Builds skills and understanding within the field of behavioural and applied nutrition. Topics include: application of behaviour change theory to eating behaviour, development and application of food models, the policy and process for food regulation.
|Paper title||Topics in Behavioural and Applied Nutrition|
|Teaching period||First Semester|
|Domestic Tuition Fees (NZD)||$1,655.33|
|International Tuition Fees (NZD)||$5,793.66|
- More information link
- View more information on the Department of Human Nutrition's website
- Teaching staff
- Associate Professor Rachel Brown
- Paper Structure
- The paper consists of three modules:
- Theories of health behaviour change and their application to eating behaviour
- Effective methods for nutrition communication
- The policy and process of food regulation at a population level
- Teaching Arrangements
- Two 2-hour classes per week
Textbooks are not required for this paper.
Students will be provided with readings.
- Graduate Attributes Emphasised
- Lifelong learning, Scholarship, Communication, Critical thinking, Cultural understanding,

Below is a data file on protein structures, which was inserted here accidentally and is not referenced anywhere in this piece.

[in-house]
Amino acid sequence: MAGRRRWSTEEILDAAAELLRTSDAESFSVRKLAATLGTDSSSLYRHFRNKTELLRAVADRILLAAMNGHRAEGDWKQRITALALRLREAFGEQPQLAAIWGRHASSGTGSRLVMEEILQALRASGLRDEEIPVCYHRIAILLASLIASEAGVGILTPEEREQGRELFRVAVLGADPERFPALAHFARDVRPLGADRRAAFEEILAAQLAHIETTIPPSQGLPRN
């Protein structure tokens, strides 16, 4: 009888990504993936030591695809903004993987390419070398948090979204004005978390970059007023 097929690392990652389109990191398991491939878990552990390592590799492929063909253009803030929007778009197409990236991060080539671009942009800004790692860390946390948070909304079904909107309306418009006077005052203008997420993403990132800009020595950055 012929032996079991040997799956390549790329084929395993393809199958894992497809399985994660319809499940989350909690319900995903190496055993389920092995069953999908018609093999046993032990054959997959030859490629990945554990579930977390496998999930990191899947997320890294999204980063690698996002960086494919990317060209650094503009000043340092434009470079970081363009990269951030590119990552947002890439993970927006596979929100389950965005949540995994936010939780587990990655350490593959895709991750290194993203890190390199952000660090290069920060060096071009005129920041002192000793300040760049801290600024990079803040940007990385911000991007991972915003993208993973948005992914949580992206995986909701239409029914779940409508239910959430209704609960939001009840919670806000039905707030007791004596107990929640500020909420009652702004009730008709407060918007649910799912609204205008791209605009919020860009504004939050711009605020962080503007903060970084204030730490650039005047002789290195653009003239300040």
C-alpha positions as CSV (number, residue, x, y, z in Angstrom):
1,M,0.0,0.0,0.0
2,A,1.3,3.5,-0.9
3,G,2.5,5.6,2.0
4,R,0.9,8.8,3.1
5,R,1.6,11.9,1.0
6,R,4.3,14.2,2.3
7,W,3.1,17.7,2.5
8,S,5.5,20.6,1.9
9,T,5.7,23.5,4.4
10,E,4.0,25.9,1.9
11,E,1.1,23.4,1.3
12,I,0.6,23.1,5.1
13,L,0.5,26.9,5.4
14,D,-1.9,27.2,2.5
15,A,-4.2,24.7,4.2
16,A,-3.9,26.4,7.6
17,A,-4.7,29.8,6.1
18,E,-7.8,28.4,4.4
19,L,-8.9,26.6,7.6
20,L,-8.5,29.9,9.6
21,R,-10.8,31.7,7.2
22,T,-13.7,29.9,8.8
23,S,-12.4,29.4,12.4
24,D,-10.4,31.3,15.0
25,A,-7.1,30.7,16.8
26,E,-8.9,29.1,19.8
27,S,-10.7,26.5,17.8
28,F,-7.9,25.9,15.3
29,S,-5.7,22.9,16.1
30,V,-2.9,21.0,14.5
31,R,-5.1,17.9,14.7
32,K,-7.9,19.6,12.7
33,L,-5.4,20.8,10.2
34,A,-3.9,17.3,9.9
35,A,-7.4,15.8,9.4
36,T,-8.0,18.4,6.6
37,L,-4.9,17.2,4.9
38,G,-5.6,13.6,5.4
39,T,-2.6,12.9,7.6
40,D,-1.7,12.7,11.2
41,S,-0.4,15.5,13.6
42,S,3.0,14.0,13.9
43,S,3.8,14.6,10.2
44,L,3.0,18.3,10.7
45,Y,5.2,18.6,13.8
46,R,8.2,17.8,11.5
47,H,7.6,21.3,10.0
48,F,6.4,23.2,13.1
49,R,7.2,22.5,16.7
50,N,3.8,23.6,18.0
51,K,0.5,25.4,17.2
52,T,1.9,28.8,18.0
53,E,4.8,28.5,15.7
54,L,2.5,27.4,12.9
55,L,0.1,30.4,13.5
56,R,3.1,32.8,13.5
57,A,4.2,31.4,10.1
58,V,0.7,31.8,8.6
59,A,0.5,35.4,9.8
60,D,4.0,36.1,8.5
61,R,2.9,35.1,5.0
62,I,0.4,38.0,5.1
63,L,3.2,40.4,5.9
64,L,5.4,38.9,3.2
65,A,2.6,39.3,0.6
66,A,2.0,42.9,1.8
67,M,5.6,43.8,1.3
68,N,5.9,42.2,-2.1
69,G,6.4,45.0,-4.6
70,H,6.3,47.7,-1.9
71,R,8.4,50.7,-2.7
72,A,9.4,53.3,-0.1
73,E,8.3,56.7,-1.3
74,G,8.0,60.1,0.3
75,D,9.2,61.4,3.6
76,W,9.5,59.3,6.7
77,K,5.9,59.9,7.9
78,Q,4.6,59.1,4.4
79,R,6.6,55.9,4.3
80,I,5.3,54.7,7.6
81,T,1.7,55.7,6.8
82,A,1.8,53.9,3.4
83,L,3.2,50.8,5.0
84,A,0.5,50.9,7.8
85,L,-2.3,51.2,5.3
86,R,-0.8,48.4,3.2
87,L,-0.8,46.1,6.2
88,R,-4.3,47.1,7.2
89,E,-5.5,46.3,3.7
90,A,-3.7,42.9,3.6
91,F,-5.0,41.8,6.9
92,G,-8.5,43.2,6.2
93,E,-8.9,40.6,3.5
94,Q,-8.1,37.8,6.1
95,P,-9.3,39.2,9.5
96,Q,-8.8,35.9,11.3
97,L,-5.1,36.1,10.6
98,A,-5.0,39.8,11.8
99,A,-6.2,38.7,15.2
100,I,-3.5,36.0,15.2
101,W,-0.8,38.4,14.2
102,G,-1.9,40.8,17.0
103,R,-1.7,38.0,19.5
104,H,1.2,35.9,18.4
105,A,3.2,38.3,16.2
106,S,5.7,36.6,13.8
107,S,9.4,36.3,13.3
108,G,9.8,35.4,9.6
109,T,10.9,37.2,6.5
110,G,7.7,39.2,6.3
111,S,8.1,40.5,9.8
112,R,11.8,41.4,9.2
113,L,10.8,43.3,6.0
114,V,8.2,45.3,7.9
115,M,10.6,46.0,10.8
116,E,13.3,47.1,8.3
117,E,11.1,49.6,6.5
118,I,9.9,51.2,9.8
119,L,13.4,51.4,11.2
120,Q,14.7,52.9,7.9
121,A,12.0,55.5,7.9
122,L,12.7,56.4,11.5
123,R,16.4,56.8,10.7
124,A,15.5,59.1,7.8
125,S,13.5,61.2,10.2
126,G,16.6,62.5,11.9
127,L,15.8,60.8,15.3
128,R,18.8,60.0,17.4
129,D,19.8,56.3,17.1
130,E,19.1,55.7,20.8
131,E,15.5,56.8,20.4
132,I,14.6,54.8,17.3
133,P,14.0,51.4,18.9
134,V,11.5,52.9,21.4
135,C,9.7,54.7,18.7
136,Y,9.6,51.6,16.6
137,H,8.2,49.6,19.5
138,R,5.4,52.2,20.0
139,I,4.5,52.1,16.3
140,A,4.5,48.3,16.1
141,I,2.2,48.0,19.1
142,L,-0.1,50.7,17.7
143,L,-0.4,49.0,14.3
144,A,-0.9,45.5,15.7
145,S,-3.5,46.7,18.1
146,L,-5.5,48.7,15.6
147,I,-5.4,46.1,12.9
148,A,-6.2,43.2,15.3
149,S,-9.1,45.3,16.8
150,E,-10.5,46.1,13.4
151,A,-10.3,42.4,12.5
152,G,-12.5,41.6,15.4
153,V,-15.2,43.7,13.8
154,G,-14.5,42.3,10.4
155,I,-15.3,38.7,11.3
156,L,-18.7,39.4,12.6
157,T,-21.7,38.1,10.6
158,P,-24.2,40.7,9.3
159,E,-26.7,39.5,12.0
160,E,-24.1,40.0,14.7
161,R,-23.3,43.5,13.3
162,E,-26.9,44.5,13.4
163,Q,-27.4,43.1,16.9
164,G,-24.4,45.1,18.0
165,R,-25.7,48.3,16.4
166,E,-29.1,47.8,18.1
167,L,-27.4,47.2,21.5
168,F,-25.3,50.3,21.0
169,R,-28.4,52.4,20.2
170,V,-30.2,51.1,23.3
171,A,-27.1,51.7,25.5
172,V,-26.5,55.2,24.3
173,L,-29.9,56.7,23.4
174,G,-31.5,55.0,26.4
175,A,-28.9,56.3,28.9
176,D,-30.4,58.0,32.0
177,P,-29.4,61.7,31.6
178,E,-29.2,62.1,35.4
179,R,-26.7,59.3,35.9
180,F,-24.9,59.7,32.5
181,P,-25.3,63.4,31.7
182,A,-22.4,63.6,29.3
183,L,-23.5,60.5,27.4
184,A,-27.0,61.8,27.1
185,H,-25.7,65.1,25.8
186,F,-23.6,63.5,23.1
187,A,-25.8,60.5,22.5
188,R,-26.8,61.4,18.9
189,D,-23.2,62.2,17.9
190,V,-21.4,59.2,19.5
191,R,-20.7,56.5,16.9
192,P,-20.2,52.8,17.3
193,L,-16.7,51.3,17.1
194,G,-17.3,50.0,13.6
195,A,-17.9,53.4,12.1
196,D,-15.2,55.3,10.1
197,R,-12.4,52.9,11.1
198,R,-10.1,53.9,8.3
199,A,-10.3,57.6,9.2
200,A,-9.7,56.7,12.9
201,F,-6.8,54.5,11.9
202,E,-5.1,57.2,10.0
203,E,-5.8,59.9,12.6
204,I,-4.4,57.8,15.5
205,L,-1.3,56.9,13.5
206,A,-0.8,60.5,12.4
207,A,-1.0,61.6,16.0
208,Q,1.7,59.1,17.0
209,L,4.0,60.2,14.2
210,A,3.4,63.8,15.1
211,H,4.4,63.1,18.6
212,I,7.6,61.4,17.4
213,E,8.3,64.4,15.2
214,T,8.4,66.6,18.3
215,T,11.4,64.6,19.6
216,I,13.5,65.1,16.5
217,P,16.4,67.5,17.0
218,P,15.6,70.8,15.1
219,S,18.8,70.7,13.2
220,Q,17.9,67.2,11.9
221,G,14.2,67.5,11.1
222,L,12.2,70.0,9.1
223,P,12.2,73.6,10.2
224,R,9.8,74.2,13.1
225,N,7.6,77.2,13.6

Ethics, Information literacy, Research, Self-motivation, Teamwork.
View more information about Otago's graduate attributes.
- Learning Outcomes
- By the end of HUNT 453 you should be able to:
- Discuss approaches to nutrition promotion across the spectrum from individual behaviour change to specific population group and policy levels
- Identify and understand key constructs associated with some of the most widely used models of health behaviour change (e.g. social cognitive theory, stages of change or transtheoretical model, relapse prevention)
- Discuss the strengths and limitations of various models of health behaviour change
- Apply theoretical health behaviour change models to understanding a specific eating behaviour of your own and changing a selected aspect of your own eating behaviour
- Develop an evidence-based submission regarding food regulations/nutrition policy on a topical nutrition issue and debate the pros and cons of specific policies/regulations
- Discuss the development, delivery or potential uses of specific nutritional messages
- Explore the relevant scientific literature and other information sources prior to the creation of a nutrition message aimed at a specific group. Investigate delivery methods - be able to explain your choice and why it is likely to be most effctive for your chosen group
- Demonstrate an ability to effectively communicate scientific concepts to an audience